Ferry & bus service to help commuters across the Mississippi River during work on Sabula bridge

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via Radio Iowa

Ferry and bus service started this week to help residents around Sabula, Iowa and Savanna, Illinois cross the Mississippi River after a bridge project delay.

Bob Younie, maintenance director for the Iowa Department of Transportation, says the $80 million main channel bridge is almost done, but a smaller bridge on the Iowa side is having foundation trouble and needs to be rebuilt.

New Sabula Bridge view from Illinois DOT drone video.

“Our plans were to drill shaft piling 150 feet into sand to hold the bridge up and we do this stuff all the time, except the sand didn’t cooperate with us,” Younie says. “We had to do some redesign and reworking so that we have a safe bridge and that’s going to take an extra three months to get that done.” That project was originally going to take 40 days. Sabula and Savanna residents who need to get to the other side of the river have a 36-mile commute to the nearest bridge — at Clinton.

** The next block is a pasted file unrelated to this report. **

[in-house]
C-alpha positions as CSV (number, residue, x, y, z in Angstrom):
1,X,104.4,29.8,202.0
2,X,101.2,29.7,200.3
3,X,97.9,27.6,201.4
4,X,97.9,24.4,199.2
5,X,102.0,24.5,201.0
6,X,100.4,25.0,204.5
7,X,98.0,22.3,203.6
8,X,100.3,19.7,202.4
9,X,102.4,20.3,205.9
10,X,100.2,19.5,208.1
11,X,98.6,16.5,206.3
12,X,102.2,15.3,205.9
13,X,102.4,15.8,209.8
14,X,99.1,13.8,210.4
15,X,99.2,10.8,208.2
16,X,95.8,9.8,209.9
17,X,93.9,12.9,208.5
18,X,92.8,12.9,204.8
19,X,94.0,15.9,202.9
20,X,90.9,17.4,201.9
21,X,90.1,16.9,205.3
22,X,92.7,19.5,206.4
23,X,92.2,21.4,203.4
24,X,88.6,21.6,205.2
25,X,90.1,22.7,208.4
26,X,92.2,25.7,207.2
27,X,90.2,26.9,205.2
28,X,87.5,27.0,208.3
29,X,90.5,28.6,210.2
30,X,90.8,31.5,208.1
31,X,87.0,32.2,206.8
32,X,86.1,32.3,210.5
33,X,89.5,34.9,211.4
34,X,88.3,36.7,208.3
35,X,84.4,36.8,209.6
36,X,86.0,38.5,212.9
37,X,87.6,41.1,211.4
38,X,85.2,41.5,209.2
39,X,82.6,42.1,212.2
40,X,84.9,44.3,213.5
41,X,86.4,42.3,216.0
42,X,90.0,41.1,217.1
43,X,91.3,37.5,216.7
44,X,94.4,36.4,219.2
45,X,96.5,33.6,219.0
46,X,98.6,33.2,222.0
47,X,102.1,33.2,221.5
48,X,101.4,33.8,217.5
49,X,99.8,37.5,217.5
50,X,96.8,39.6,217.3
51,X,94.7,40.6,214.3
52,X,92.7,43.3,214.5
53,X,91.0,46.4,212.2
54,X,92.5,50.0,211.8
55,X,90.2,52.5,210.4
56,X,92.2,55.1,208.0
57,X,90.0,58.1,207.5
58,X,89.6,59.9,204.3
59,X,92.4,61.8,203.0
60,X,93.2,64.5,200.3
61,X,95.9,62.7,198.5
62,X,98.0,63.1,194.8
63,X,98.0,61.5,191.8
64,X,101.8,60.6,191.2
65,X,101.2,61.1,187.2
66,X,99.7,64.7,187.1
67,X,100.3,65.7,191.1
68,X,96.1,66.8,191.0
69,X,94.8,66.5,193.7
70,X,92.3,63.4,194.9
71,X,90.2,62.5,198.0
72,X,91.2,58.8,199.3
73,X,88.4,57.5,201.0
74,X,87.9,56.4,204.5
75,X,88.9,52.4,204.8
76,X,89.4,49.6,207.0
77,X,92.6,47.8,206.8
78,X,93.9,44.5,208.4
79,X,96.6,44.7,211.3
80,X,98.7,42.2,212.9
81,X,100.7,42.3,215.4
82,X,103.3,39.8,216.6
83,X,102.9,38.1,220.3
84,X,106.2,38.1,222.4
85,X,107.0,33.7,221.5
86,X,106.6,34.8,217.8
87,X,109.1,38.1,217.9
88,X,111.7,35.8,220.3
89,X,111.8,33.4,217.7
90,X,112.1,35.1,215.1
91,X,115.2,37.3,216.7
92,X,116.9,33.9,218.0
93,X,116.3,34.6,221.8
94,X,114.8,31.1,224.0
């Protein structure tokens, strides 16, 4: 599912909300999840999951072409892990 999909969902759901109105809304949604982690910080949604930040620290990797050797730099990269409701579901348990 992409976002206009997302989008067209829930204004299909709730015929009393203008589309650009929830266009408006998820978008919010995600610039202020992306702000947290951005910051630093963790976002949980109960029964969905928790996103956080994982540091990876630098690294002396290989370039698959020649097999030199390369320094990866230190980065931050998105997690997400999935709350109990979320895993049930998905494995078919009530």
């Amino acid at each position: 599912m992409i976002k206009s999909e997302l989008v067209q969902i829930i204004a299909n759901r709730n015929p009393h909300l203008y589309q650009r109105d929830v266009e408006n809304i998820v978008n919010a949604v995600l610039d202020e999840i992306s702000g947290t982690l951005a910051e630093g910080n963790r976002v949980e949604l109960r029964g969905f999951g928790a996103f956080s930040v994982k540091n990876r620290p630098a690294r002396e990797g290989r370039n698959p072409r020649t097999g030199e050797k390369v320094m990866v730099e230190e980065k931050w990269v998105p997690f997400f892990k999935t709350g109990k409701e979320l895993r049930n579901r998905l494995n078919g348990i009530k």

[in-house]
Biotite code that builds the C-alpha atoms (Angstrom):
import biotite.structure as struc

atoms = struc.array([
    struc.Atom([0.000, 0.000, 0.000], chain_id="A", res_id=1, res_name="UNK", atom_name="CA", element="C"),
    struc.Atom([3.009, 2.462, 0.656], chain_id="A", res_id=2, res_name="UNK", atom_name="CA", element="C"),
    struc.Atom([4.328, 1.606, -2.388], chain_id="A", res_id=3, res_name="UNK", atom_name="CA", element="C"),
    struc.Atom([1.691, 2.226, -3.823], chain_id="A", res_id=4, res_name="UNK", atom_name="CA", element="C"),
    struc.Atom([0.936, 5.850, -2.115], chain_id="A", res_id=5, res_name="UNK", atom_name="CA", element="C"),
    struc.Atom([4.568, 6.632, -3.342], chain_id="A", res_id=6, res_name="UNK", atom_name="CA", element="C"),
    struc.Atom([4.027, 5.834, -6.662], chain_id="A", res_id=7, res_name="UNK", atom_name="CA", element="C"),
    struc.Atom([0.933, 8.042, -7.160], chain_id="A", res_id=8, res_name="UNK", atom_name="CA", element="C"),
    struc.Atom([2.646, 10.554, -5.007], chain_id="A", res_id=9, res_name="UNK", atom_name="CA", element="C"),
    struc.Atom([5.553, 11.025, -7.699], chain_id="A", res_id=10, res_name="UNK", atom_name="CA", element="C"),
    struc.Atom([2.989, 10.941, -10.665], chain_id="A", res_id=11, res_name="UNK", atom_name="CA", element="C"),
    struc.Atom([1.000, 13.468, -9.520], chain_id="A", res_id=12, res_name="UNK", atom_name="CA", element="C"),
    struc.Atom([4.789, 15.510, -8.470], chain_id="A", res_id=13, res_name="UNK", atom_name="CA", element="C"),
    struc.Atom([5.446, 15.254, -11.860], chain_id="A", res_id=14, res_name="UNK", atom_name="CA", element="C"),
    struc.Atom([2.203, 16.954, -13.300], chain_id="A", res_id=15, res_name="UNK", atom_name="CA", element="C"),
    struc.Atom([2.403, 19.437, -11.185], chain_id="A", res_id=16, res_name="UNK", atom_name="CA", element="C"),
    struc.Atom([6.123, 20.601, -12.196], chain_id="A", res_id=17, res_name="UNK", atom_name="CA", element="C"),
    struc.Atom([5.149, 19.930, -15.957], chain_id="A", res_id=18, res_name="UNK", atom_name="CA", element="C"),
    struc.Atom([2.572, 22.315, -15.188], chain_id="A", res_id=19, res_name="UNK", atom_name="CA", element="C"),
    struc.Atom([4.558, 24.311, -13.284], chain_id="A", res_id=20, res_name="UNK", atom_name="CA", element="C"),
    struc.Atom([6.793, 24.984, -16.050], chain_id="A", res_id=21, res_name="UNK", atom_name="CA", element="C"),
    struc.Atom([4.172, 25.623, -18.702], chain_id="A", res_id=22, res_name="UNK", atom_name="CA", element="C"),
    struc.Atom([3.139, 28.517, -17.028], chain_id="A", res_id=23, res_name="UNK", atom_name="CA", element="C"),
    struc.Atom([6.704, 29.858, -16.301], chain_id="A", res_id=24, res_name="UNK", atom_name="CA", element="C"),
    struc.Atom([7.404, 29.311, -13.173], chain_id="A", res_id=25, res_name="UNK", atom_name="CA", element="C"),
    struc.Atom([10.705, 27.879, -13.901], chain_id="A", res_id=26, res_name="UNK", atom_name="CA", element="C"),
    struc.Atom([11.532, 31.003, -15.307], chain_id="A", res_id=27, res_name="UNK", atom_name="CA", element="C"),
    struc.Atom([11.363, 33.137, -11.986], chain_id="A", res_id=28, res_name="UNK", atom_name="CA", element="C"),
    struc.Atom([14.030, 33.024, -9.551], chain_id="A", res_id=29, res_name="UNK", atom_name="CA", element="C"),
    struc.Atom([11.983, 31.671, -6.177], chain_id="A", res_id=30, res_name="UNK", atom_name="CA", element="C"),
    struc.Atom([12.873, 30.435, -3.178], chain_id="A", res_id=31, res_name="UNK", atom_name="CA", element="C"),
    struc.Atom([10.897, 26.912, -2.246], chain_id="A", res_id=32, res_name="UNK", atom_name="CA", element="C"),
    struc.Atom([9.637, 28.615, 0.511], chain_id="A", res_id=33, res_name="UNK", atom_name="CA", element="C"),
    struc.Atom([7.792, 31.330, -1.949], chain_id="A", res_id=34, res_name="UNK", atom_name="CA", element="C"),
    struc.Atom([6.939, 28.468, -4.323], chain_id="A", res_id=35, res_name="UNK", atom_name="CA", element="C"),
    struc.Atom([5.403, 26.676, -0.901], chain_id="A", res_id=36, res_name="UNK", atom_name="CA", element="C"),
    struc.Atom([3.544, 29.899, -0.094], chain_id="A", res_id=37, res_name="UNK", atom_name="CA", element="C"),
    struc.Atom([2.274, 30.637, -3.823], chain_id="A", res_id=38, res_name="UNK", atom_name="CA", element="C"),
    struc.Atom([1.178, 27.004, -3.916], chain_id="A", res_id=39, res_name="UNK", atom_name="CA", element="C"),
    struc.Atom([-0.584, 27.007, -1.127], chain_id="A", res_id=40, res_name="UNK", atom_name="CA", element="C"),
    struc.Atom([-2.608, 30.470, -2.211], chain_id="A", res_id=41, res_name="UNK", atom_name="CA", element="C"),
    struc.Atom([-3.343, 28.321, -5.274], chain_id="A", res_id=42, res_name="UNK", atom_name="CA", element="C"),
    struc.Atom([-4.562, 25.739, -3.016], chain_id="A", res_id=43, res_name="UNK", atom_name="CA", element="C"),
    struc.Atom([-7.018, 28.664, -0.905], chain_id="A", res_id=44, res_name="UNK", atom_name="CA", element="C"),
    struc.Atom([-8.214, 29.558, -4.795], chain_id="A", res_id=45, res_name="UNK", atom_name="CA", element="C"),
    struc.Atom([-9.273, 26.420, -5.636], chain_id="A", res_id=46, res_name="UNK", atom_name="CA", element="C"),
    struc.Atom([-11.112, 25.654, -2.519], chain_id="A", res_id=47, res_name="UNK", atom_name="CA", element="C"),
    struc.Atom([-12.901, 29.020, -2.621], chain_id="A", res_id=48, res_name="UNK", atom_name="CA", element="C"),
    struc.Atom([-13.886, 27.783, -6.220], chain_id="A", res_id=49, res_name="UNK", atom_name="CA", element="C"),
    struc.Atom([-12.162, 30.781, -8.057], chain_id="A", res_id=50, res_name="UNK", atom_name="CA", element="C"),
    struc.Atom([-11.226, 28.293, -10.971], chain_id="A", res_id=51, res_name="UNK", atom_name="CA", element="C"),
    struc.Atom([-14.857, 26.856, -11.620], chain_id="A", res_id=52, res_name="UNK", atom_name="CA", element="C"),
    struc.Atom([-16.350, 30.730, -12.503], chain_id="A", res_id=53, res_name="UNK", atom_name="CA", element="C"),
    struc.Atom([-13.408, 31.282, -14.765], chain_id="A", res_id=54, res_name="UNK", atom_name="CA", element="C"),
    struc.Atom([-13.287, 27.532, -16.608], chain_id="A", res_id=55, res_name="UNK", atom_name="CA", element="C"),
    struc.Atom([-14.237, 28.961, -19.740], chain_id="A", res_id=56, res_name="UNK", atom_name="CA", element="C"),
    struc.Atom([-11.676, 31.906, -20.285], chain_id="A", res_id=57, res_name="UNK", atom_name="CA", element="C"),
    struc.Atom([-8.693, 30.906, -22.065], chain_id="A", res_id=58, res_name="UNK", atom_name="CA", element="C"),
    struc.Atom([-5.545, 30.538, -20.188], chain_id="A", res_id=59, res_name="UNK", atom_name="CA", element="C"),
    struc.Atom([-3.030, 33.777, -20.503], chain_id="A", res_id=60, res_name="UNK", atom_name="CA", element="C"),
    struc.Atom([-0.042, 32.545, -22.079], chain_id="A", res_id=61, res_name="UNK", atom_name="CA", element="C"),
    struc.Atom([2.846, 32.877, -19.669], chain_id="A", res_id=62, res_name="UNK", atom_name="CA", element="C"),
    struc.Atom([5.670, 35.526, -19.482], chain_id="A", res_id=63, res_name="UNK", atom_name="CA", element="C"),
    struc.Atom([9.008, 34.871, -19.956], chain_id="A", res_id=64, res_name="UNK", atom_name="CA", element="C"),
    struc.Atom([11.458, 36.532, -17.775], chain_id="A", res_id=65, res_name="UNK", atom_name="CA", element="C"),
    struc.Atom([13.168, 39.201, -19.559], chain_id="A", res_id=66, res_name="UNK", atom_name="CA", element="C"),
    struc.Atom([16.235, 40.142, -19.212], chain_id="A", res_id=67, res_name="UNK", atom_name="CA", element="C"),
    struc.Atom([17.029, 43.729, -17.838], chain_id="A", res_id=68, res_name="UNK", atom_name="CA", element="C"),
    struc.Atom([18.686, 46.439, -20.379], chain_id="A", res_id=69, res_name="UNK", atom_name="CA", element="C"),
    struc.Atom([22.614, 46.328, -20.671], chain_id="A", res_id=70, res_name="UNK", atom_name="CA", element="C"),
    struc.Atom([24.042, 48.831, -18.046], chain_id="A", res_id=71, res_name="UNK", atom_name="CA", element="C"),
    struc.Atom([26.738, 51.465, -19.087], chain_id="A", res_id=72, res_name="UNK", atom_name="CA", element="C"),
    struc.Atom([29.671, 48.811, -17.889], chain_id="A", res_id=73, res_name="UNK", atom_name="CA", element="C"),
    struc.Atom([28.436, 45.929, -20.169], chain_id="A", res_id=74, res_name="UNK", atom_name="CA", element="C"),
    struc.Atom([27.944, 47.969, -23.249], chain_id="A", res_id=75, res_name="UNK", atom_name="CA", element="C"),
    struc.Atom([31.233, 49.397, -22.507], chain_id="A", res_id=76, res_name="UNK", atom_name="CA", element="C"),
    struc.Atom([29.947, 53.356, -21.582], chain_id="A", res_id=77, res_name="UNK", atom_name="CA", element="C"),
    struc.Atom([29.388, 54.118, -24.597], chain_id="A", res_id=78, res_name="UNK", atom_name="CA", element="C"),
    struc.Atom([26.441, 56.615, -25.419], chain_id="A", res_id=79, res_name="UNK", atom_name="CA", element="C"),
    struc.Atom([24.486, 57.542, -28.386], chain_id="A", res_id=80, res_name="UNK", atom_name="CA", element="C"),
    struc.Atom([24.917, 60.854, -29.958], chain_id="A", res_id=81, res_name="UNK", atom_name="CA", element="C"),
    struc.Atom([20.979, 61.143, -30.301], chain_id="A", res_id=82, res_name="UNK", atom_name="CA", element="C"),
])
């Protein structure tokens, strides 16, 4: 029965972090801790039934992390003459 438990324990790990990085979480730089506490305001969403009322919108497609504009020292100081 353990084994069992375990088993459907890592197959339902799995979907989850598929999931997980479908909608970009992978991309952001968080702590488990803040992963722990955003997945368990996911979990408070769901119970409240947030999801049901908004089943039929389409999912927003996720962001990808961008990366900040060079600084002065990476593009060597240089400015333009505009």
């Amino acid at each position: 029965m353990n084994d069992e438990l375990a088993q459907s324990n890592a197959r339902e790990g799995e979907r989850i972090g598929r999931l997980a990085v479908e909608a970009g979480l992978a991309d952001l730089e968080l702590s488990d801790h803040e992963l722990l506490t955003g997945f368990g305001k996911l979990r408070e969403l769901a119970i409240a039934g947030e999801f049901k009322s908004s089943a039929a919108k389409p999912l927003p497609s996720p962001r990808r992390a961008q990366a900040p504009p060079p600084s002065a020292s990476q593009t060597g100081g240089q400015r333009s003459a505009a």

Starting Tuesday, a ferry will begin offering free service between the cities.  “It’s a 15-vehicle car ferry, no commercial vehicles though, just normal passenger vehicles and pickups,” Younie says. “It also takes passengers. That’s going to be crossing the river between Sabula and Savanna, just going back and forth for 12 hours in a day.” It’ll run from 6 A.M. to 6 P.M. weekdays and from 8 A.M. to 8 P.M. weekends.

A transit bus service is also being launched between the communities.  “There’s going to be a morning service and an evening service between Savanna and Sabula, just a normal passenger bus,” Younie says. “The two cities have worked in cooperation with local employers and they’ve established some stops that we’ll be using and some times of operation. We think that also will return some mobility to the citizens and we’re really excited about that.”

The ferry service alone will cost $7,000 per day to operate, which Younie says is actually cheaper compared to the lost cost to citizens who are having to commute back and forth. He couldn’t estimate how many people will use the ferry or the bus, but hopes those who’ve been impacted by the bridge work will give it a try. The construction project should be done by early September